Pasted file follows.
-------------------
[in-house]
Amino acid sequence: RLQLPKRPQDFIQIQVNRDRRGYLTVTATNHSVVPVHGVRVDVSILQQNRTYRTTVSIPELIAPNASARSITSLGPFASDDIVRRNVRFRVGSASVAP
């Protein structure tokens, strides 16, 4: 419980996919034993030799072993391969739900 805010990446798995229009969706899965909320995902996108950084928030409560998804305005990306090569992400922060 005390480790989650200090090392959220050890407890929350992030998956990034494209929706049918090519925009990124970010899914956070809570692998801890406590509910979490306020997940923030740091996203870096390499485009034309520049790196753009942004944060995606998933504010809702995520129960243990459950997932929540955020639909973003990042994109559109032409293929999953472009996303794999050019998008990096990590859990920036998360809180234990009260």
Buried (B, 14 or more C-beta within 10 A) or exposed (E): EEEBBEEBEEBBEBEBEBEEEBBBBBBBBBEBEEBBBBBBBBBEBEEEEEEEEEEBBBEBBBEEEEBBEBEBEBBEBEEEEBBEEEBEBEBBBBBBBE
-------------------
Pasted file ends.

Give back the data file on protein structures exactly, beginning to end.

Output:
[in-house]
Amino acid sequence: RLQLPKRPQDFIQIQVNRDRRGYLTVTATNHSVVPVHGVRVDVSILQQNRTYRTTVSIPELIAPNASARSITSLGPFASDDIVRRNVRFRVGSASVAP
């Protein structure tokens, strides 16, 4: 419980996919034993030799072993391969739900 805010990446798995229009969706899965909320995902996108950084928030409560998804305005990306090569992400922060 005390480790989650200090090392959220050890407890929350992030998956990034494209929706049918090519925009990124970010899914956070809570692998801890406590509910979490306020997940923030740091996203870096390499485009034309520049790196753009942004944060995606998933504010809702995520129960243990459950997932929540955020639909973003990042994109559109032409293929999953472009996303794999050019998008990096990590859990920036998360809180234990009260």
Buried (B, 14 or more C-beta within 10 A) or exposed (E): EEEBBEEBEEBBEBEBEBEEEBBBBBBBBBEBEEBBBBBBBBBEBEEEEEEEEEEBBBEBBBEEEEBBEBEBEBBEBEEEEBBEEEBEBEBBBBBBBE